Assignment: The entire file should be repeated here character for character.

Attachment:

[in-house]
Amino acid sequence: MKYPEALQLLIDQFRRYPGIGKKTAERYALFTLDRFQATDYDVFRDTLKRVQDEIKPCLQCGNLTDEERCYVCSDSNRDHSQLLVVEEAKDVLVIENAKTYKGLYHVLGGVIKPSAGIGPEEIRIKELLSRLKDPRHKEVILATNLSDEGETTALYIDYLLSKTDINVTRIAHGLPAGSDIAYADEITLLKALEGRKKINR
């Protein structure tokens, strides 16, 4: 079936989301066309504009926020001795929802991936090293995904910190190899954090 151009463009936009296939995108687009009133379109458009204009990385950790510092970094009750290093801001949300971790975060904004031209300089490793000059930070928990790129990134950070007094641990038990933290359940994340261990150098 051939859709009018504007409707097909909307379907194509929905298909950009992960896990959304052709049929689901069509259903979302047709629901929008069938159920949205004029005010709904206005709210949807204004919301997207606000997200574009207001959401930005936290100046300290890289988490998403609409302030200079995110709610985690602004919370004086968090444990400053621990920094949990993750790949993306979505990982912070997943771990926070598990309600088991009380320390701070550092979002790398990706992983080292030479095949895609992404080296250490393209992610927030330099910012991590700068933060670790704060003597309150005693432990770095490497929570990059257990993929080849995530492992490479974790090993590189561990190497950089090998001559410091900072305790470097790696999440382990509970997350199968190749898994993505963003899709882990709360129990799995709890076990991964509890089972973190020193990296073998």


[in-house]
Amino acid sequence: MKYPEALQLLIDQFRRYPGIGKKTAERYALFTLDRFQATDYDVFRDTLKRVQDEIKPCLQCGNLTDEERCYVCSDSNRDHSQLLVVEEAKDVLVIENAKTYKGLYHVLGGVIKPSAGIGPEEIRIKELLSRLKDPRHKEVILATNLSDEGETTALYIDYLLSKTDINVTRIAHGLPAGSDIAYADEITLLKALEGRKKINR
């Protein structure tokens, strides 16, 4: 079936989301066309504009926020001795929802991936090293995904910190190899954090 151009463009936009296939995108687009009133379109458009204009990385950790510092970094009750290093801001949300971790975060904004031209300089490793000059930070928990790129990134950070007094641990038990933290359940994340261990150098 051939859709009018504007409707097909909307379907194509929905298909950009992960896990959304052709049929689901069509259903979302047709629901929008069938159920949205004029005010709904206005709210949807204004919301997207606000997200574009207001959401930005936290100046300290890289988490998403609409302030200079995110709610985690602004919370004086968090444990400053621990920094949990993750790949993306979505990982912070997943771990926070598990309600088991009380320390701070550092979002790398990706992983080292030479095949895609992404080296250490393209992610927030330099910012991590700068933060670790704060003597309150005693432990770095490497929570990059257990993929080849995530492992490479974790090993590189561990190497950089090998001559410091900072305790470097790696999440382990509970997350199968190749898994993505963003899709882990709360129990799995709890076990991964509890089972973190020193990296073998």